The Supreme Court Can Strike a Blow Against Compelled Speech

Congress has the authority to place conditions on organizations that receive federal funding. For example, recipients may be required to show they use the funds for the intended purpose and submit to audits to prove it, and it often requires recipients to pledge they will comply with other federal laws. But the imposition of those conditions cannot violate the constitutional rights of recipients. The Supreme Court has a chance to reaffirm this principle in a free expression case that will be argued Tuesday.

The Alliance for Open Society International, an organization in George Soros’ philanthropic network that fights HIV/AIDS worldwide, is challenging the U.S. Agency for International Development’s attempt to force AOSI’s foreign affiliates to adopt the government’s position opposing prostitution.

But USAID v. Alliance for Open Society International not a case about prostitution. It’s about whether the government has the power to compel speech. And it’s about free association—the degree to which organizations can set their own policies and govern themselves. AOSI is not pro-prostitution, and it uses no taxpayer money to promote it. But AOSI disagrees with the government’s characterization of all prostitution as “sex trafficking.” And to partner with the government to fight HIV/AIDS, the government demands that AOSI not just restrict the use of taxpayer funds, but also affirmatively pledge that it believes what the government believes.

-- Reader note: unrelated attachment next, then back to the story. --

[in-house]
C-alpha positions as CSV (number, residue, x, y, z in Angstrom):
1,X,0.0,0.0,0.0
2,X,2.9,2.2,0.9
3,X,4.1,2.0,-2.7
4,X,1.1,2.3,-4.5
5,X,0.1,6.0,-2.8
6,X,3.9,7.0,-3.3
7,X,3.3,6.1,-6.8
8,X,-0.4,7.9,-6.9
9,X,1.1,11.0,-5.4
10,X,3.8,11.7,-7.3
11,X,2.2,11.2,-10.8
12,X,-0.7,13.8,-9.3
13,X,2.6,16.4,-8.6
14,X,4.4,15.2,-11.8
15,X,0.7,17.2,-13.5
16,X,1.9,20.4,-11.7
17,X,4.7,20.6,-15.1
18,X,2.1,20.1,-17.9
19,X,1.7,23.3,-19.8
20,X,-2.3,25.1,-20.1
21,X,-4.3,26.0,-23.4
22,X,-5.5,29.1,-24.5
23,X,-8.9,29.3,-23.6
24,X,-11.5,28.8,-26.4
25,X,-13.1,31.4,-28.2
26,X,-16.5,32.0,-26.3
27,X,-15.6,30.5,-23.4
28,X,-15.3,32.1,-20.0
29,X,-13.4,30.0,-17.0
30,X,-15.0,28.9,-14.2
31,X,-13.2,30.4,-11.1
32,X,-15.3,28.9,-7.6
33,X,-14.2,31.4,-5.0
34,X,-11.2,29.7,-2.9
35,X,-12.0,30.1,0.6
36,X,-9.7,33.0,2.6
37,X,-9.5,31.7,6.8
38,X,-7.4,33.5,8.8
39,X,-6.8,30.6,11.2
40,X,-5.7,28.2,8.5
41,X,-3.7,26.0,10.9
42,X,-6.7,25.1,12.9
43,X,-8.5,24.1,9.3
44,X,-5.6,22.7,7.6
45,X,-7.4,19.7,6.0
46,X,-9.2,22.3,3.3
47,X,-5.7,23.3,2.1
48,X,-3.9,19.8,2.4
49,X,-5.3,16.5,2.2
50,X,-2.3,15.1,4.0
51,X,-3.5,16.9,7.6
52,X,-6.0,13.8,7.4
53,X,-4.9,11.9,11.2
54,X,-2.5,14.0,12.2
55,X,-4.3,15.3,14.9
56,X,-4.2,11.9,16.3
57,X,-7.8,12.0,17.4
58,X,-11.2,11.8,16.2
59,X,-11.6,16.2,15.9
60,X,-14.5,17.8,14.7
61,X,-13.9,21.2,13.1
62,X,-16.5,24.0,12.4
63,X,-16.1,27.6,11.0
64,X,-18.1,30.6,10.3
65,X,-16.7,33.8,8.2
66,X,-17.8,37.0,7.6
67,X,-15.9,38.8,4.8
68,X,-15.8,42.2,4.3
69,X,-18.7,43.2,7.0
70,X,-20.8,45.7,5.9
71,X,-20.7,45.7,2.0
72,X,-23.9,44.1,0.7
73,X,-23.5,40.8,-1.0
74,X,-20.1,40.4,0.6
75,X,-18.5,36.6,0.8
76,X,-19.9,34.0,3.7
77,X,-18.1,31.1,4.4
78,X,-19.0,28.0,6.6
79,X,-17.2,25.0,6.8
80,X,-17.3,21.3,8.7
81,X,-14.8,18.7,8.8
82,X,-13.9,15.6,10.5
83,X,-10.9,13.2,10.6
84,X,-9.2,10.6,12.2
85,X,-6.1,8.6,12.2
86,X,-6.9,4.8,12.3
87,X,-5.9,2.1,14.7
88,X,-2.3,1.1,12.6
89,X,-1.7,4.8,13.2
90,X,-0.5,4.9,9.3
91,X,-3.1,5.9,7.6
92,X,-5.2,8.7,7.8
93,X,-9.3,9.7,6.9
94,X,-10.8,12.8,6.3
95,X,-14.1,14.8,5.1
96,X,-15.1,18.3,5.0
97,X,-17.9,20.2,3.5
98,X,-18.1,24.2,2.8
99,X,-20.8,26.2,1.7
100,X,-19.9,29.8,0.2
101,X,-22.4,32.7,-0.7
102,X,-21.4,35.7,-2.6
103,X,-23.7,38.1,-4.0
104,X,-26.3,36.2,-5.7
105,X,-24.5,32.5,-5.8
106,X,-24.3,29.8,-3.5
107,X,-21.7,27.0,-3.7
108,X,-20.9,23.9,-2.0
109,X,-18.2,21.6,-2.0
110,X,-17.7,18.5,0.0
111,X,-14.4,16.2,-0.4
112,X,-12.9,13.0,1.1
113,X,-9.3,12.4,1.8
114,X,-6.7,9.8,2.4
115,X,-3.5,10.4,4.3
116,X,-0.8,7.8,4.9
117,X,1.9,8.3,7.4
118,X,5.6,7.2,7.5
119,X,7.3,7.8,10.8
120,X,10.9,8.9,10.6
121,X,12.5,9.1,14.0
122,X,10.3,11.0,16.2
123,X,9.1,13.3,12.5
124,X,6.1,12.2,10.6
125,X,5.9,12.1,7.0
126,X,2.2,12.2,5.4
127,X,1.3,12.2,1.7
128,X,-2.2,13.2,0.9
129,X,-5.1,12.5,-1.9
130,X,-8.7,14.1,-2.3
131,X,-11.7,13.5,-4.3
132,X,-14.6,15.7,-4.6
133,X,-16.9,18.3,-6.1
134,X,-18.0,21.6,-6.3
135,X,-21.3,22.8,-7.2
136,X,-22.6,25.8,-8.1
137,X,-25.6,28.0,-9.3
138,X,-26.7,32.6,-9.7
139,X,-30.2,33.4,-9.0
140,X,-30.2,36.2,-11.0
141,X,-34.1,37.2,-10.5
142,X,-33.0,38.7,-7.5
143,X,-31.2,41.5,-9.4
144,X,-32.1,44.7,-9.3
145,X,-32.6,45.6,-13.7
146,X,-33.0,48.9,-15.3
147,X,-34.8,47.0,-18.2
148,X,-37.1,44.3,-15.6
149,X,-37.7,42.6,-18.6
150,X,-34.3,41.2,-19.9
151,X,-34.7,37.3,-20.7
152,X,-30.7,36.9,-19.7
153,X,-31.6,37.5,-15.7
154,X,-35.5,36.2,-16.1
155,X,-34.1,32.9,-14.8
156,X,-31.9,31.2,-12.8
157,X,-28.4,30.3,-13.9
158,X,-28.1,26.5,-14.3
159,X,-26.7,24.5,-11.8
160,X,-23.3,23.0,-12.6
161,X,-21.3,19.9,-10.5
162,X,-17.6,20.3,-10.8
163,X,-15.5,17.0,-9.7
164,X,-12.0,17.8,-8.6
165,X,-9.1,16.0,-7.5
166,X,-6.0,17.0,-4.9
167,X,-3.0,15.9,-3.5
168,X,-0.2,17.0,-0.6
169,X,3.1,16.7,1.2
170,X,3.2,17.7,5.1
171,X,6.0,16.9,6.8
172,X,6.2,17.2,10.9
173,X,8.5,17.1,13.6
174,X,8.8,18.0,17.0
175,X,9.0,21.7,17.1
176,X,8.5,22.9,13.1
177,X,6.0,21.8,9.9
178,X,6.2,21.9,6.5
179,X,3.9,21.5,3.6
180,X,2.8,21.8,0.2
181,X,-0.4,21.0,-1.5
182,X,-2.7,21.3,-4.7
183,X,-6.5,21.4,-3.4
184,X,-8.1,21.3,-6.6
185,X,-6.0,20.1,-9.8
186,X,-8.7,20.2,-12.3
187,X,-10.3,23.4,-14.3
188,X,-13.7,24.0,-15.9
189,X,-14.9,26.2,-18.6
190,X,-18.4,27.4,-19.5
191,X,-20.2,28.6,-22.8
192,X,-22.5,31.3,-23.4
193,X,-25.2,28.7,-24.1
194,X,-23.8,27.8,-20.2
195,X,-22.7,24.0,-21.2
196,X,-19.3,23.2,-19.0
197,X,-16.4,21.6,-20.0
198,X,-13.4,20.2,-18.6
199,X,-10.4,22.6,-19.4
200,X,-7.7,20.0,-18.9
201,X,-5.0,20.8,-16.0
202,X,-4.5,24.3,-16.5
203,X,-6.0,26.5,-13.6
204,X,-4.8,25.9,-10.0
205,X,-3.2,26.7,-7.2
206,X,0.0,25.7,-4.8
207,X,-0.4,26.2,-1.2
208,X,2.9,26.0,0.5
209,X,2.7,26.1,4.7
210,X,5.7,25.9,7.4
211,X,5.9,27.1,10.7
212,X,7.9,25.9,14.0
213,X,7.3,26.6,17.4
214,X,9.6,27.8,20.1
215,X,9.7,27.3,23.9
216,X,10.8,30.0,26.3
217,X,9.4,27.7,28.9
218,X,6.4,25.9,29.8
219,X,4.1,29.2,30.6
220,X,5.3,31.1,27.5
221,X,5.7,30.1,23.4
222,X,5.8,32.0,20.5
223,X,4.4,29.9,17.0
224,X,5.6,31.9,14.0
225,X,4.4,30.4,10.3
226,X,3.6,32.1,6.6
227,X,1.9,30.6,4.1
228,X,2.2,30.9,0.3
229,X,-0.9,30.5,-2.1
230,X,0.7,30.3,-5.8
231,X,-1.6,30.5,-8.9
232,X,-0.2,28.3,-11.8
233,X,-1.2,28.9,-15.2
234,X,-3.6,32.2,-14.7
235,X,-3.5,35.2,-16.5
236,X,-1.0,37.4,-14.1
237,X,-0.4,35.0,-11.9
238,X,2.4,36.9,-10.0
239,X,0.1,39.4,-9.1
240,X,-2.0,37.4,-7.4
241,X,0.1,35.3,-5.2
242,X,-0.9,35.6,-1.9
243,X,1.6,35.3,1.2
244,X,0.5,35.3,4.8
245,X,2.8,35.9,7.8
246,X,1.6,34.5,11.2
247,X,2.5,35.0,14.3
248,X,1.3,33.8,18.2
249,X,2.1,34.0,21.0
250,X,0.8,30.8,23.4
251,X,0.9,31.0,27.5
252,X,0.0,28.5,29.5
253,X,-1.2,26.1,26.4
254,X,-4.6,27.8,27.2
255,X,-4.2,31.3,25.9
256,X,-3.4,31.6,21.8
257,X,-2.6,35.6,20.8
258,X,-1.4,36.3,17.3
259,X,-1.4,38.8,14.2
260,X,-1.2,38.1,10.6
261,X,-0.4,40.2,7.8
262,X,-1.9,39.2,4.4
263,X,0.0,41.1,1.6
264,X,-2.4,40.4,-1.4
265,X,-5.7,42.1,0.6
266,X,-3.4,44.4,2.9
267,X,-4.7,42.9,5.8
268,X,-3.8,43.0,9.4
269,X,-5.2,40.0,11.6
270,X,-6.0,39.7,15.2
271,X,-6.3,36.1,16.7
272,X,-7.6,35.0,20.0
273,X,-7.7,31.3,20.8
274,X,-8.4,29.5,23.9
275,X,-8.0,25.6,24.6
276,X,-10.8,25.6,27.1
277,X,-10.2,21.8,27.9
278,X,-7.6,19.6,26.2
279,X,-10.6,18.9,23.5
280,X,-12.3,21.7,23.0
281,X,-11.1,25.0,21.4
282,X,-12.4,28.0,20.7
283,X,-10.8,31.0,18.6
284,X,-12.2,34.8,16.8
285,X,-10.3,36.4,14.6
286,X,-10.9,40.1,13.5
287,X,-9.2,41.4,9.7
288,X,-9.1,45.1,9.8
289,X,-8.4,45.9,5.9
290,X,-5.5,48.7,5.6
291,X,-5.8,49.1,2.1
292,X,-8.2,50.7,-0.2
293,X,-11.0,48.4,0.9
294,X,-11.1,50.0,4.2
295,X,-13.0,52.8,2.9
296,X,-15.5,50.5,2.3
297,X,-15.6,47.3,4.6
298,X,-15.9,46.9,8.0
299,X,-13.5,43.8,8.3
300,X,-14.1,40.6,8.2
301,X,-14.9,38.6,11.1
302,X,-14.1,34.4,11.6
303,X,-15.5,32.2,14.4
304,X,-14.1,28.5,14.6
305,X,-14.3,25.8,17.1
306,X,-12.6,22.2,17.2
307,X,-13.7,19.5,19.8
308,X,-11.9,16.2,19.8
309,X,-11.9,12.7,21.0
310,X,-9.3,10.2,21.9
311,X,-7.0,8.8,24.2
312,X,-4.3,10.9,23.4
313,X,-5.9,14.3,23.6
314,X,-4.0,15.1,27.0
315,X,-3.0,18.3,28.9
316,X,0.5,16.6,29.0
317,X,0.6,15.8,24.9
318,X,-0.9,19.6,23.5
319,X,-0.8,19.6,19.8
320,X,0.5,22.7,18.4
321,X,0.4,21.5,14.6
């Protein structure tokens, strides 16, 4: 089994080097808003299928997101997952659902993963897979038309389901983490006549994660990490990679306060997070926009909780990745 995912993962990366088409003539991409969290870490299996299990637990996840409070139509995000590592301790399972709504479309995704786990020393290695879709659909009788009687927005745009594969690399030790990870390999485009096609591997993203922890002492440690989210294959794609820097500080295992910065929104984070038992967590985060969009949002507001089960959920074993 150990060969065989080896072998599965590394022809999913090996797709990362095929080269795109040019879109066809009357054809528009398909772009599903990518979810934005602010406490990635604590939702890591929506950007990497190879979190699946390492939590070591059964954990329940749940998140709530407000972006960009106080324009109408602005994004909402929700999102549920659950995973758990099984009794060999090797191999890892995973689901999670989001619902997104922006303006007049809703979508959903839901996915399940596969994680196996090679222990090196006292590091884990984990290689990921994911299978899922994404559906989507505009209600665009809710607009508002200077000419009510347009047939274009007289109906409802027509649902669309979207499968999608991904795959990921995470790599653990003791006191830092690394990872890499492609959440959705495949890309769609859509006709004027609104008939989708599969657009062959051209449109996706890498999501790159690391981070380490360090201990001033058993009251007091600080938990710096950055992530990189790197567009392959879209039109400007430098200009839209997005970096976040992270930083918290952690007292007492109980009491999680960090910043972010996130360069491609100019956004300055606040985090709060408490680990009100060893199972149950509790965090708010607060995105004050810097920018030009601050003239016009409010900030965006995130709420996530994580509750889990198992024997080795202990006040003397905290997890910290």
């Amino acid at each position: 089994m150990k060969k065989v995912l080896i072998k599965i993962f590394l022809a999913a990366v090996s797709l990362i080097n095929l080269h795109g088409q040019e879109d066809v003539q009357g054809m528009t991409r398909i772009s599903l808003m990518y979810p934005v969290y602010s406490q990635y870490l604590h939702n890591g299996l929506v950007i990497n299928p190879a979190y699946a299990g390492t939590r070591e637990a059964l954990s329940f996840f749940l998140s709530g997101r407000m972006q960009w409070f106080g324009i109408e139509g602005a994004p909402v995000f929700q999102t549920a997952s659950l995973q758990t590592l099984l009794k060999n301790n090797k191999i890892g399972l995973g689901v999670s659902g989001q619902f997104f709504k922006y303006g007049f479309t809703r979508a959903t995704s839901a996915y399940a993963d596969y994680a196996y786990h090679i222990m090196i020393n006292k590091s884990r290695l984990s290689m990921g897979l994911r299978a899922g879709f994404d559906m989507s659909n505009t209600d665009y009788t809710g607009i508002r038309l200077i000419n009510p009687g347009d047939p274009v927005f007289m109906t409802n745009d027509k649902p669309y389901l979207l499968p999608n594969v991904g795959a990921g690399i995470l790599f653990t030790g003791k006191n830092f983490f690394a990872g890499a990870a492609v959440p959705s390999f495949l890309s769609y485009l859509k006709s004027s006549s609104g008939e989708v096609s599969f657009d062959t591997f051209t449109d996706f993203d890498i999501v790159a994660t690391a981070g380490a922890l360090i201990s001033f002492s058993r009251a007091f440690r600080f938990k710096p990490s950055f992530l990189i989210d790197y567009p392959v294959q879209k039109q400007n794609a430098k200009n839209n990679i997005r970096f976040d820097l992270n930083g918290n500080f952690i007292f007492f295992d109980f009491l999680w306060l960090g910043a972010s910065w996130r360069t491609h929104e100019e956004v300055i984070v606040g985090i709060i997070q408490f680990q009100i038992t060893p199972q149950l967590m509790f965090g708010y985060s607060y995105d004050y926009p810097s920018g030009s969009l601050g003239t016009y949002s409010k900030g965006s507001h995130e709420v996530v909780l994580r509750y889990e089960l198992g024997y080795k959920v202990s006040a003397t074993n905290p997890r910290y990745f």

In the first time around with this case in 2013, the Supreme Court struck down the “policy requirement” provision of the United States Leadership Against HIV/AIDS, Tuberculosis, and Malaria Act of 2003 (Leadership Act). That provision had forced some public-health organizations like AOSI to endorse the government’s policy in opposition to prostitution by adopting an official organization policy “explicitly opposing prostitution and sex trafficking” and demonstrating adoption of such a policy to USAID. The Global Fund to Fight AIDS, Tuberculosis and Malaria, the World Health Organization, the International AIDS Vaccine Initiative, and all U.N. agencies are exempt from the requirement.

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